Successful Calamity, A (1932): Adolfi’s Pre-Code Comedy, Starring George Arliss and Mary Astor

John G. Adolfi  directed A Successful Calamity, a pre-Code comedy, starring George Arliss and Mary Astor.

Based on the 1917 play A Successful Calamity by Clare Kummer, the tale concerns an elderly millionaire who must deal with his selfish second wife and some spoiled grown children.

Henry Wilton, a successful financier returning to the U.S. after a year in Europe helping to arrange war debt repayments, is excited by the prospects of reuniting with his family, his much-younger second wife Emmy, his daughter Peggy and his son Eddie. However, when he arrives in town, he is greeted only by his butler.

In his absence, Peggy has become an aspiring actress, planning to marry George Struthers, her fortune-hunting fiancé, and Eddie a polo player. While gone, Emmy has redecorated his bedroom in Art Nouveau, and removed his favorite chair, destined for safekeeping.

Henry tries to buy stock from Partington, his business rival, who refuses to honor an agreement they had to sell it at a certain price, claiming the agreement is not in writing.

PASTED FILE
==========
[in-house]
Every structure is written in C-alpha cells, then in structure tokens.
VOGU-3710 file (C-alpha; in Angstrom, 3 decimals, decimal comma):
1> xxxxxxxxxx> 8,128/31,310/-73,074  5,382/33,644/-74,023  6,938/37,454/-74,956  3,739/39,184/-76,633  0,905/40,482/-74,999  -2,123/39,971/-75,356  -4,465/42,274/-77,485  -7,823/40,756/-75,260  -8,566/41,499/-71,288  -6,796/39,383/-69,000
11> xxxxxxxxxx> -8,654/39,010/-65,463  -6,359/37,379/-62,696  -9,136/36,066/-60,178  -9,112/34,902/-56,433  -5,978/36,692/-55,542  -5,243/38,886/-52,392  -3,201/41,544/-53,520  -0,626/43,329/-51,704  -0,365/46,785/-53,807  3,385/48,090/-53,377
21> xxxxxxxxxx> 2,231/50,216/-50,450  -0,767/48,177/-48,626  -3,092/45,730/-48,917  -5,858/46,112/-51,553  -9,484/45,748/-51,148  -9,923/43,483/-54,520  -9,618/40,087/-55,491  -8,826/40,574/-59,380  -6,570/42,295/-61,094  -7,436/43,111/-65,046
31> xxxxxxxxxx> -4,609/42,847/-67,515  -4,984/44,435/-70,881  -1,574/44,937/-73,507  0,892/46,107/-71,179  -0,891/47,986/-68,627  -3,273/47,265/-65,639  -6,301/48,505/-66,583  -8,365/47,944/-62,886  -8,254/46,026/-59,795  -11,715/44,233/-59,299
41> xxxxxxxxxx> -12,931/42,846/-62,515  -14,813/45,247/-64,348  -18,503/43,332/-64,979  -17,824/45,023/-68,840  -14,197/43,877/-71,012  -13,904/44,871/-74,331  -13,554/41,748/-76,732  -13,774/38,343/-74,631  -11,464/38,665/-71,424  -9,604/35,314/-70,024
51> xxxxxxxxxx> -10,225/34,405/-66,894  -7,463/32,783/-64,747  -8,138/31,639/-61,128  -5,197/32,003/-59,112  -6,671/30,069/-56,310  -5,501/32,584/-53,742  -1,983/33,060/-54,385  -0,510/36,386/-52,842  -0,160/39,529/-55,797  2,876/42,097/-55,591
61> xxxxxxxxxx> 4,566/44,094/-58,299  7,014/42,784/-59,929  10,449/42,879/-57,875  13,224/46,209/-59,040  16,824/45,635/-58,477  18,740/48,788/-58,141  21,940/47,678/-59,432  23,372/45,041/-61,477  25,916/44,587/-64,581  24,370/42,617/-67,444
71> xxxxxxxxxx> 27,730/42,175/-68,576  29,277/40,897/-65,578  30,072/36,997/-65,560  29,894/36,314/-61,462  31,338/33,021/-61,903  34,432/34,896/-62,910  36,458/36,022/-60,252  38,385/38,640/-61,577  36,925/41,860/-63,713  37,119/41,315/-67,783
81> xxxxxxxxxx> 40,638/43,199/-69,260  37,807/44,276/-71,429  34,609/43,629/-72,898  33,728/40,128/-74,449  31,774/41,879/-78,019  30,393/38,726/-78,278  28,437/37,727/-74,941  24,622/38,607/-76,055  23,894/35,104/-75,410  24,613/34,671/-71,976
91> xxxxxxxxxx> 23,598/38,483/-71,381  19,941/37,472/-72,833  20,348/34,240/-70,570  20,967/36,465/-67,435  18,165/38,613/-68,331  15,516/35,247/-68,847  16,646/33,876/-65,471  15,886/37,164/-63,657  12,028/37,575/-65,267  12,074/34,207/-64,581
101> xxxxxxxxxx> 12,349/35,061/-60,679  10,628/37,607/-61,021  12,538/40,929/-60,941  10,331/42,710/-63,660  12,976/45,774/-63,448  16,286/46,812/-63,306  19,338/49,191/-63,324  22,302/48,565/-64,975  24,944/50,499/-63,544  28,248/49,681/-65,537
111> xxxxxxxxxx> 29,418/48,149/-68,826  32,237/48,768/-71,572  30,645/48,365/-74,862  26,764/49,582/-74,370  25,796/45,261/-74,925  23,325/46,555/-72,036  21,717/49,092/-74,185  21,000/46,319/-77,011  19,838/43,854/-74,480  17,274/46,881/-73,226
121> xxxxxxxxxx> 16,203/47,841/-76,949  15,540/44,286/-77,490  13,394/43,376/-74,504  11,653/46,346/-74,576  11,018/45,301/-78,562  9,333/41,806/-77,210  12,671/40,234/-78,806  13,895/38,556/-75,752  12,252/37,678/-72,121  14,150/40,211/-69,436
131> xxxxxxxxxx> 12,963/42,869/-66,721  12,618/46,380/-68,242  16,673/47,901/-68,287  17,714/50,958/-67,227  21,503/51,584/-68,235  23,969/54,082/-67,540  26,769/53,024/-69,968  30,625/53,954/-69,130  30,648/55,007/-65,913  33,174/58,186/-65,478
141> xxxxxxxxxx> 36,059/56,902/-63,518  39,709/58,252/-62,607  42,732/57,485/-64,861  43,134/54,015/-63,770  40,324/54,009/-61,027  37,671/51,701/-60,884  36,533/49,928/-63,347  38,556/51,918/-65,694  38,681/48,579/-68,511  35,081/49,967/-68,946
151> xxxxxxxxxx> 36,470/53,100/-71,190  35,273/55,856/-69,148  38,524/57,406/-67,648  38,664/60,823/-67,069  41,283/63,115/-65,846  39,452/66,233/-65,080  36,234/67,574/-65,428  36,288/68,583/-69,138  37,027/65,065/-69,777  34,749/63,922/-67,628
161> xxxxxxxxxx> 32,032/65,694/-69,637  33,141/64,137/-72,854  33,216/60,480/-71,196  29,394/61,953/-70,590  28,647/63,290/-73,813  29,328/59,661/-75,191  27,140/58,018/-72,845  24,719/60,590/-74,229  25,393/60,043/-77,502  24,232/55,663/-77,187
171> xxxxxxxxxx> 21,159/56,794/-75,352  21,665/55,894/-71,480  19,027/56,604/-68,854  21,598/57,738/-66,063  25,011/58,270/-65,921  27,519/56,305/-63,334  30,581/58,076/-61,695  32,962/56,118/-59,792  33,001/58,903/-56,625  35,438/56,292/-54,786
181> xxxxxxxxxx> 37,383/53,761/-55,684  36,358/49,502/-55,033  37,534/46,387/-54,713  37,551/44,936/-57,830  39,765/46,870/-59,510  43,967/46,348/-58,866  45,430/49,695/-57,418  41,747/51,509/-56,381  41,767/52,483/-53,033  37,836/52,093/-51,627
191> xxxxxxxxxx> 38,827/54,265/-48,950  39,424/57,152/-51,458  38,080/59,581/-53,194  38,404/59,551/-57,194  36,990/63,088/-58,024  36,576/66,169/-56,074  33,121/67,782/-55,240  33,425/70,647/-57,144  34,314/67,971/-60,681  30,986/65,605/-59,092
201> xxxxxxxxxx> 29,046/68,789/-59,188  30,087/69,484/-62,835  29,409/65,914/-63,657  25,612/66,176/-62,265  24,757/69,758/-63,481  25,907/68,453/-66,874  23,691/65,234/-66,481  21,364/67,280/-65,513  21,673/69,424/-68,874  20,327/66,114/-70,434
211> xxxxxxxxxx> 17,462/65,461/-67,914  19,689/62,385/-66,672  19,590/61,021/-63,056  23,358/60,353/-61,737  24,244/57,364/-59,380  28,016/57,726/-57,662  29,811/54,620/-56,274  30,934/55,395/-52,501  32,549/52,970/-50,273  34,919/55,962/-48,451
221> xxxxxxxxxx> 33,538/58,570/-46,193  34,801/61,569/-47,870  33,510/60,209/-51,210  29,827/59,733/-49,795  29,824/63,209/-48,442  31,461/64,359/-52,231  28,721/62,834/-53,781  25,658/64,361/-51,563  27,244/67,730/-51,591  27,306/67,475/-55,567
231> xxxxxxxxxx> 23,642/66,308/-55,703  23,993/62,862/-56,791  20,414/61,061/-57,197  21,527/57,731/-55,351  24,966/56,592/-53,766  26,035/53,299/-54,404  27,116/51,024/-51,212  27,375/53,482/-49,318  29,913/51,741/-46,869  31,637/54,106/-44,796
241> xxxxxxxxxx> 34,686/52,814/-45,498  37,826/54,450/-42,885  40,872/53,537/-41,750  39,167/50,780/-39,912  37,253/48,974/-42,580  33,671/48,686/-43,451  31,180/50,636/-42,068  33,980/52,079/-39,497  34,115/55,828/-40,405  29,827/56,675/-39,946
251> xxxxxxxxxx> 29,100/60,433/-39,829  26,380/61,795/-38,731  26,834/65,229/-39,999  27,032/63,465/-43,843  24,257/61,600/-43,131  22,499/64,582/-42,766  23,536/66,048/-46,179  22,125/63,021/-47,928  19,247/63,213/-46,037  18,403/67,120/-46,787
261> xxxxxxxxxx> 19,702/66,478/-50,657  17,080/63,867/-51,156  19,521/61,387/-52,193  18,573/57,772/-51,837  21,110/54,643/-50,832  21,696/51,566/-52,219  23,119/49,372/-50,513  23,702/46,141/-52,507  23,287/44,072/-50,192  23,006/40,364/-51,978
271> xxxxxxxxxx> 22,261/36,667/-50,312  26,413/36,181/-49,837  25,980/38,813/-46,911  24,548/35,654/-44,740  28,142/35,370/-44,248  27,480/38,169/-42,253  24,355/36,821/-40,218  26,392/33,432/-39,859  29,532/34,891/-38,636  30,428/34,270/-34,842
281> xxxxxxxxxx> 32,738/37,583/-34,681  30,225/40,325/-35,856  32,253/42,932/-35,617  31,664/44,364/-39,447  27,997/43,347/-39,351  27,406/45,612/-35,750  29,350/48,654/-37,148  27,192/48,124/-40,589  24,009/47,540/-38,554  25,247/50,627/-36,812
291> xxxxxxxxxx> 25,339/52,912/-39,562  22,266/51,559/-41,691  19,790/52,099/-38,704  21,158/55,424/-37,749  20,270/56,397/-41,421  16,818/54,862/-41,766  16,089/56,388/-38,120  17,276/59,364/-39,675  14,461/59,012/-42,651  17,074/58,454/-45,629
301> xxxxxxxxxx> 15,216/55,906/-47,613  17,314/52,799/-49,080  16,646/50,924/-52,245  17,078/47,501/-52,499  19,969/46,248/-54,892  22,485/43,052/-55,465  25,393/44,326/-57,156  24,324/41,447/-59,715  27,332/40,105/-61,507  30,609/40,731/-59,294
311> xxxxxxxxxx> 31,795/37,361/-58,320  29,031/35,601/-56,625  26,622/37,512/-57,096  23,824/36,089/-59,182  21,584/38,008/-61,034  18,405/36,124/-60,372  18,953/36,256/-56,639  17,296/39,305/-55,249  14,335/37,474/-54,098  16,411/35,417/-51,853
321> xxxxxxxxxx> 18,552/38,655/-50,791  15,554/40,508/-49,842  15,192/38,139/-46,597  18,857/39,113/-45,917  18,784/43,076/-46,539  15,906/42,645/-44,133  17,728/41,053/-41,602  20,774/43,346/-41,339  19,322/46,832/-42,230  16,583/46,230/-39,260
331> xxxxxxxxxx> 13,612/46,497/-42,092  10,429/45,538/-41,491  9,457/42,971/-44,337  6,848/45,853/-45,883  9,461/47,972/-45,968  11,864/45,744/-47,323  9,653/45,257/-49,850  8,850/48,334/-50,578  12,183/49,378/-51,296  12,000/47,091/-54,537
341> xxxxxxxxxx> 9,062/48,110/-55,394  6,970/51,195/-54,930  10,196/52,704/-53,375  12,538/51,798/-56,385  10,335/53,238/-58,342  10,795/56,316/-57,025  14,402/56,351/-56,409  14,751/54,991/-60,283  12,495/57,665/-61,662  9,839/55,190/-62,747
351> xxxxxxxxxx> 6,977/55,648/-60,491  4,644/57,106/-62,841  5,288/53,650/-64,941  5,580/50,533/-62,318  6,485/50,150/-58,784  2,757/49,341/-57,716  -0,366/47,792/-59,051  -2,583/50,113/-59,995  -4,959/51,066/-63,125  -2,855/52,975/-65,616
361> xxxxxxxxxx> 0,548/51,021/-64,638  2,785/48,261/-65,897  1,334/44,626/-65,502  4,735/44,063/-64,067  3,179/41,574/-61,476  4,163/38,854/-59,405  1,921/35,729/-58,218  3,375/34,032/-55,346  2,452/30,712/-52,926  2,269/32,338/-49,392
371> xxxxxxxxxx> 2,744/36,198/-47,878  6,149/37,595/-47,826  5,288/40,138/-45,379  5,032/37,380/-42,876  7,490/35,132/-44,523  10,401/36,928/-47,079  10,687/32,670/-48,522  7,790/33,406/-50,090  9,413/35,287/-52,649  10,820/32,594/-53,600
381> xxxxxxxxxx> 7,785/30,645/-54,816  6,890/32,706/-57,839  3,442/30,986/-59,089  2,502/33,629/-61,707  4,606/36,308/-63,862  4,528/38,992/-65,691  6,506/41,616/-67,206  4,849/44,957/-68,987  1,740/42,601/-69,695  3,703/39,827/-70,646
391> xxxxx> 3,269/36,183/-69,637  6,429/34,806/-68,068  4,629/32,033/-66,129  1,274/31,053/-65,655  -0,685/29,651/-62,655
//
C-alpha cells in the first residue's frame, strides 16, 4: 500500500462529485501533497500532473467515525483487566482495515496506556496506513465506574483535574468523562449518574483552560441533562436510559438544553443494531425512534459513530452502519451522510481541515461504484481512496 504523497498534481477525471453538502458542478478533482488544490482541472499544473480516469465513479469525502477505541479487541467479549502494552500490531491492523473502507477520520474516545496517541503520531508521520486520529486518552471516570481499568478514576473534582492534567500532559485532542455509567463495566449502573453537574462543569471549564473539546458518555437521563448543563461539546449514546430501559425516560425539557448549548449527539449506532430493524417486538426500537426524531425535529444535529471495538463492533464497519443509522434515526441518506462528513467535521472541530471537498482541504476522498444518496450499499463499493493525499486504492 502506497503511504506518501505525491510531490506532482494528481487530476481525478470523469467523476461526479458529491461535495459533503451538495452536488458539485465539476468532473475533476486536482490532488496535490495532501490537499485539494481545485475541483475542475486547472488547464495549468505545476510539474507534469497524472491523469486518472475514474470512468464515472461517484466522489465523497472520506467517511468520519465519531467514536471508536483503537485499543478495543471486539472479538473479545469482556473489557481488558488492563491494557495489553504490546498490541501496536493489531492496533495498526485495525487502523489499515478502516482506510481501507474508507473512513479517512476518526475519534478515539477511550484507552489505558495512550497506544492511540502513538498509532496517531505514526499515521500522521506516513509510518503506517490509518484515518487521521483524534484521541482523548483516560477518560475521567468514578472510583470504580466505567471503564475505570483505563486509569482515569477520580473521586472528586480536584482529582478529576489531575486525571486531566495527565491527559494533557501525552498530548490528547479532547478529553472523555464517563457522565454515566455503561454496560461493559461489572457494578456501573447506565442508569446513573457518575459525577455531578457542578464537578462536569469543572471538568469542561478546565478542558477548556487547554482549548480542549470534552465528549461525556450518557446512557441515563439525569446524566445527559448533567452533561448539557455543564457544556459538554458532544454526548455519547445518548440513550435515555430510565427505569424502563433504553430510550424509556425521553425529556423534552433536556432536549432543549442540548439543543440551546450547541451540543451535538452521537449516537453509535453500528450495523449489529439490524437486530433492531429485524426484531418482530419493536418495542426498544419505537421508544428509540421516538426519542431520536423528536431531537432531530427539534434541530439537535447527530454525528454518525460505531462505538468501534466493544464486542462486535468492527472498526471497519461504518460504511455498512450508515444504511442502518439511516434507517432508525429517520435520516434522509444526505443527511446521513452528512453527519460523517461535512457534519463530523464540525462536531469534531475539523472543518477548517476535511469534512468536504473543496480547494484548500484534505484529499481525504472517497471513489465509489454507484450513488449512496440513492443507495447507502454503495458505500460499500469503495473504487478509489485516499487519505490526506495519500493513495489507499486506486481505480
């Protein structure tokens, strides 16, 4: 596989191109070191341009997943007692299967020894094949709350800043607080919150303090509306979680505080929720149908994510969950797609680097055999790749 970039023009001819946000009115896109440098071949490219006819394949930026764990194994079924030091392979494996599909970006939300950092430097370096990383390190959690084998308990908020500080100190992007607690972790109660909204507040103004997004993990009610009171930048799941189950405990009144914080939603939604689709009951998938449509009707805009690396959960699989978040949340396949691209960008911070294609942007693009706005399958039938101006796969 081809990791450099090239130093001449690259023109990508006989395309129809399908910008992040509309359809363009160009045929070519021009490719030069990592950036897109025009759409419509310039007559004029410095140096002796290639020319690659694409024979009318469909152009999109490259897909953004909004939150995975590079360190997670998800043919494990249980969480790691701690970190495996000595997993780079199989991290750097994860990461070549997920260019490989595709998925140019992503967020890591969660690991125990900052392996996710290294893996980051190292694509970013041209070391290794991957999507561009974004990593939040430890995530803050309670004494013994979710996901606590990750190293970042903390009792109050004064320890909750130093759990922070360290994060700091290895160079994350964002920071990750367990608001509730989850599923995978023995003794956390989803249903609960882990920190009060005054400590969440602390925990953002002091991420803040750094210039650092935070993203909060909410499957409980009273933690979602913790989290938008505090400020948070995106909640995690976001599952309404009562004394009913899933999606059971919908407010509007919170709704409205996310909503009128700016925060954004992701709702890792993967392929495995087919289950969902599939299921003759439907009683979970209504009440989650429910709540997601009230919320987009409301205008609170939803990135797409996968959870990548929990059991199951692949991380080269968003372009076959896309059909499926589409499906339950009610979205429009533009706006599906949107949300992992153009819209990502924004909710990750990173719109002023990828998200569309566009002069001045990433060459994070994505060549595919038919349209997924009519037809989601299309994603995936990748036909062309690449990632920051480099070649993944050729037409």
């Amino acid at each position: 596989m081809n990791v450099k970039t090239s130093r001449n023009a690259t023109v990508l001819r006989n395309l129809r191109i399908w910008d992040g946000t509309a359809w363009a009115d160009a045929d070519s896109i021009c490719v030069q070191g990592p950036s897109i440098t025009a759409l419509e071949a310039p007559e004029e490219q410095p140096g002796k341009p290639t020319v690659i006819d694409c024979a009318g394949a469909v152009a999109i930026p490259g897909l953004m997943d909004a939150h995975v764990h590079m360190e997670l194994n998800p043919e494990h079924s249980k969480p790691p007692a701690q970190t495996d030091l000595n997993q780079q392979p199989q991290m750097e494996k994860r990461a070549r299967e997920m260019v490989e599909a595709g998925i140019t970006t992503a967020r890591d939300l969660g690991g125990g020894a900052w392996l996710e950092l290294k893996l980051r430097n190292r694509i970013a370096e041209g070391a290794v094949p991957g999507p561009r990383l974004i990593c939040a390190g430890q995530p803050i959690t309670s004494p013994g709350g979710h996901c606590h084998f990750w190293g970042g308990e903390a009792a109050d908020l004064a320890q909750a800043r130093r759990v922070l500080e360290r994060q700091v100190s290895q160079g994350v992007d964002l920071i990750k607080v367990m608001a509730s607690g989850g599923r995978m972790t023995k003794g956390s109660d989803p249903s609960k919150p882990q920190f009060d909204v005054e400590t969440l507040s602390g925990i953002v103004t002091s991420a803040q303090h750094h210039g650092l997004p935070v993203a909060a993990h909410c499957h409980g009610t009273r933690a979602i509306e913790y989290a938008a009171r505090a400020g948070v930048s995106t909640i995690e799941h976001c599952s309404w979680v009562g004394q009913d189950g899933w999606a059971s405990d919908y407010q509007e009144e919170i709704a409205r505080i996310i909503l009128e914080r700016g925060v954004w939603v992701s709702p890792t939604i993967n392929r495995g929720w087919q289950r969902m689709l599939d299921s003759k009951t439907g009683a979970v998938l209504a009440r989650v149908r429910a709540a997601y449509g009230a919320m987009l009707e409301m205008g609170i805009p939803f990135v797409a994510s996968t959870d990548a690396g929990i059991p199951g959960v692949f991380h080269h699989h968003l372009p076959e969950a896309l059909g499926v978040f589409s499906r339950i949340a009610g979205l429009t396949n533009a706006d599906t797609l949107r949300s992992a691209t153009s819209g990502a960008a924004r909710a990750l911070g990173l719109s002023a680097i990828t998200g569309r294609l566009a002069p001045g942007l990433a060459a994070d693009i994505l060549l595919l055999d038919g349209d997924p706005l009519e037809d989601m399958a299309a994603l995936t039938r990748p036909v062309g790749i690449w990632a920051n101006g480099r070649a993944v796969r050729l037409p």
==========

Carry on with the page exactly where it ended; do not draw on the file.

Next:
Meanwhile, the Wilton family are not spending much time together, and Henry becomes tired of his family’s hectic social schedule.

Told that the poor can’t go out, Henry decides to feign poverty to test his family’s mettle, telling them that he is ruined. Rally to his side, they give up their plans and stay home for dinner, leading to a frantic effort by the servants to feed them all.

Soon, Emmy regrets her extravagance, Peggy gives up her engagement to George for a man she truly loves, and Eddie decides to be a pilot.

Partington is delighted to hear that Henry is ruined, and assuming that his stock will lose its value. Henry then buys Partington’s stock at a price lower than agreed upon, and that Partington had paid for.

Avenged on his rival, Henry confides that he is not ruined, only to be told that Emmy has deserted him. However, Emmy comes back, after pawning her jewelry, admitting that she was happiest when they were poor and could not go out, forcing them to spend time as a family.

George Arliss as Henry Wilton
Mary Astor as Emmy “Sweetie” Wilton
Evalyn Knapp as Peggy Wilton
William Janney as Eddie Wilton
Grant Mitchell as Connors
Hardie Albright as George Struthers
David Torrence as Partington
Randolph Scott as Larry Rivers
Fortunio Bonanova as Pietro Rafaelo


Warner Bros.
Release date: September 17, 1932 
Running time: 72 minutes

Directed by John G. Adolfi
Produced by Lucien Hubbard
Screenplay by Julien Josephson and Austin Parker.

Music by Bernhard Kaun
Cinematography by James Van Trees
Edited by Howard Bretherton


I am grateful to TCM for showing this movie on September 19, 2019.